Berkman v. Russia (Application no. 46712/15)
A selection of key paragraphs can be found below the judgment.CASE-OF-BERKMAN-v.-RUSSIA
I. ALLEGED VIOLATION OF ARTICLE 5 § 1 OF THE CONVENTION
35. The applicant was deprived of her liberty within the meaning of Article 5 § 1 of the Convention from about 1.55 p.m. until 6 p.m. on 12 October 2013. Police officers took her to the police station, in accordance with the procedure set out by Article 27.2 of the CAO. Once at the police station she was placed under administrative arrest under Article 27.3 of the CAO.
36. It appears that her arrest and detention had the purpose of bringing her before the relevant legal authority on suspicion of having committed an administrative offence and thus fell within the ambit of Article 5 § 1 (c) of the Convention (see Tsvetkova and Others v. Russia, nos. 54381/08 and 5 others, §§ 109-16 and 119-24, 10 April 2018 in respect of the administrative arrest and detention of the applicant within the context of administrative proceedings on account of the use of foul language in public; also contrast Kapustin v. Russia [Committee], no. 36801/09, 8 October 2019, §§ 29-31, where the applicant was not suspected of or charged with any offence and no administrative proceedings were instituted against him).
37. According to the applicant’s arrest record, she was taken to the police station for the purpose of drawing up an administrative-offence report. The Court observes that Article 27.2 of the CAO provides that a suspected offender may be brought to a police station for the purpose of drawing up an administrative-offence report only if such a report could not be drawn up at the place where the offence was detected. The Government, however, have not argued that in the applicant’s case drawing up such a report at the site of the protest was impossible. Moreover, the domestic authorities have never assessed in a meaningful manner the necessity of the applicant’s transfer to the police station (compare Butkevich v. Russia, no. 5865/07, §§ 61-65, 13 February 2018; Korneyeva v. Russia, no. 72051/17, § 34, 8 October 2019; and Tsukanov and Torchinskiy v. Russia [Committee], nos. 35000/13 and 35010/13, §§ 24-28, 17 April 2018).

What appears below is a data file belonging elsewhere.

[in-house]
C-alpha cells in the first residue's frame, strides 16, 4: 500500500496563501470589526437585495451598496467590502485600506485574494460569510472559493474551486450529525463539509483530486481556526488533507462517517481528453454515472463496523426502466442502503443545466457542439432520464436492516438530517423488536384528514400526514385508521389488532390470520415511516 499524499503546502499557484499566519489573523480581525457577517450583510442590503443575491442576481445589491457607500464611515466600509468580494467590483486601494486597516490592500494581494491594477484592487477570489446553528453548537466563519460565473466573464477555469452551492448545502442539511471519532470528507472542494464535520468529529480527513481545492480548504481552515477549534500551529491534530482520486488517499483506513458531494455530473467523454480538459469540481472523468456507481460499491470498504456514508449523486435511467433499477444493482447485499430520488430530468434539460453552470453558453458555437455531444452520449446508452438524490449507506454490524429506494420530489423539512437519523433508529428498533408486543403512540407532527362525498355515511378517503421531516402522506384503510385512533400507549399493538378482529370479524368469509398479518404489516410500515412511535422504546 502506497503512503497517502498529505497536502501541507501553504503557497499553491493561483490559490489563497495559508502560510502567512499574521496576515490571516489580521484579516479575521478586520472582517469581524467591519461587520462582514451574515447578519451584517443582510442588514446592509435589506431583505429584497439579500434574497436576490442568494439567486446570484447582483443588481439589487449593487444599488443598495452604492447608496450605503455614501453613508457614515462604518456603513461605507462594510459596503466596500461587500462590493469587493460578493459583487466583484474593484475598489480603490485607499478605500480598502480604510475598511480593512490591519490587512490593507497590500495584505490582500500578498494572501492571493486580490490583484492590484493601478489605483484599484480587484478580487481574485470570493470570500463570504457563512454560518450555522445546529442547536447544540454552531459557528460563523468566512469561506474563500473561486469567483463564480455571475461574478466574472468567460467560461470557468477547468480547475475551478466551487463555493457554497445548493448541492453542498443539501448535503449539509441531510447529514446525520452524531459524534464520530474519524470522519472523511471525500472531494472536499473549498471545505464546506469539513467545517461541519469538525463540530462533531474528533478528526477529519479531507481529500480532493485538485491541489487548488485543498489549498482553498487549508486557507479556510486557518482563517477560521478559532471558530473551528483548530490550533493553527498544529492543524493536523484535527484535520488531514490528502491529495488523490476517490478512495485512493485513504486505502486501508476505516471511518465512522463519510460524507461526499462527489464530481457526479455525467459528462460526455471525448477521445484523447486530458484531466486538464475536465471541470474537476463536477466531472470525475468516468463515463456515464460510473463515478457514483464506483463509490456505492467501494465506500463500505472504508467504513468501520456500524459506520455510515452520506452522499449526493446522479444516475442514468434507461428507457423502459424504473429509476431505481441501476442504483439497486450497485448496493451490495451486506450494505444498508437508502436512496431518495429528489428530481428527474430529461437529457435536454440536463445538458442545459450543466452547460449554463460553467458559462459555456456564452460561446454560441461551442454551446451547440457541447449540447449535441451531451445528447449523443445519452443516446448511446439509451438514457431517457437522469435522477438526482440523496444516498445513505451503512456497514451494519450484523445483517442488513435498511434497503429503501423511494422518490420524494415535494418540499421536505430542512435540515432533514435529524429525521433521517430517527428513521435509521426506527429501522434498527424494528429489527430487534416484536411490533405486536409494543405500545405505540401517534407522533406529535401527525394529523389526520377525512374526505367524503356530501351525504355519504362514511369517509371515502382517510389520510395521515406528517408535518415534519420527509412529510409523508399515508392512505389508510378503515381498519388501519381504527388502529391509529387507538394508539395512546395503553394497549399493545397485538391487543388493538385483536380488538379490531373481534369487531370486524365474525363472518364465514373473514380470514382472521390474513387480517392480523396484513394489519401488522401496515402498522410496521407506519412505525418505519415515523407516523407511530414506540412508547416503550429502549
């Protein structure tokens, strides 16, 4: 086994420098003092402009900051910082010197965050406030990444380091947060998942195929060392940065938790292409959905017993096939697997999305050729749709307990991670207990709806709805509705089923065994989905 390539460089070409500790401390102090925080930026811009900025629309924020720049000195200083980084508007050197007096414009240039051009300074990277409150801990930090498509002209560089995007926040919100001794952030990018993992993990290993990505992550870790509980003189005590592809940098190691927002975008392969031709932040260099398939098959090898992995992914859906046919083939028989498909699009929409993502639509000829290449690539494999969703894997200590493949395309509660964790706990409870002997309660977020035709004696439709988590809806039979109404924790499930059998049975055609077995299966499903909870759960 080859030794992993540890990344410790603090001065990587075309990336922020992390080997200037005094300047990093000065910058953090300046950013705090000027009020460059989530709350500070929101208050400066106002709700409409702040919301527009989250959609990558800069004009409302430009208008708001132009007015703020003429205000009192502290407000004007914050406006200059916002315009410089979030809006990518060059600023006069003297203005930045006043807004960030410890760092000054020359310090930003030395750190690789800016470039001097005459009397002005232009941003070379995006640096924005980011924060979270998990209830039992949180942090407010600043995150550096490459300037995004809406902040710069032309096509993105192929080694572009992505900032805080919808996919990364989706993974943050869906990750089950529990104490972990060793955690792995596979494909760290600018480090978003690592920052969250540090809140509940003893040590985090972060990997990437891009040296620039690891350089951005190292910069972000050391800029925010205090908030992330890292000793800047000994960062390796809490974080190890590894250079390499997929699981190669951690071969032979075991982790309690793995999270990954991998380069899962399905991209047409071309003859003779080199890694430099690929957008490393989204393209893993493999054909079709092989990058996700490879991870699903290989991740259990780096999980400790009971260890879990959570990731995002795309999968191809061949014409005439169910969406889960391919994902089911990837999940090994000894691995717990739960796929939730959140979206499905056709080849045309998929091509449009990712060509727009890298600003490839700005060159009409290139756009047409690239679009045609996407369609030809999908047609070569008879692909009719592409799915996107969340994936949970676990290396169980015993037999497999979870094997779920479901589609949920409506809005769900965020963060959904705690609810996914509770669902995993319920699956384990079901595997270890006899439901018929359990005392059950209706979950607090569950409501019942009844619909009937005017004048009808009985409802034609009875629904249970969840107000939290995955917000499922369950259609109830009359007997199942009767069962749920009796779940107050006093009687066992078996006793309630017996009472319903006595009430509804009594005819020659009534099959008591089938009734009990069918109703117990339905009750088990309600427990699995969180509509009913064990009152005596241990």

38. In view of the foregoing, the Court finds a breach of the applicant’s right to liberty on account of a lack of reasons and legal grounds for her arrest. Accordingly, there has been a violation of Article 5 § 1 of the Convention. Having reached this conclusion, in the circumstances of this case the Court does not consider necessary to examine the merits of the applicant’s complaint under Article 5 § 1 of the Convention concerning her delayed release from the police station (see Zavyalova and Others v Russia [Committee], 74814/14 and 12 others, § 24, 8 September 2020).
II. ALLEGED VIOLATION OF ARTICLE 11 OF THE CONVENTION, TAKEN ALONE AND IN CONJUNCTION WITH ARTICLE 14
52. As submitted by the applicant and not disputed by the Government, the police did not interfere immediately when the counter-demonstrators started bullying the participants in Coming Out Day by verbally attacking and pushing them. The officers did not take any steps to de-escalate the tension between the two groups. They stepped in belatedly, only when a real risk of inflicting bodily injuries appeared.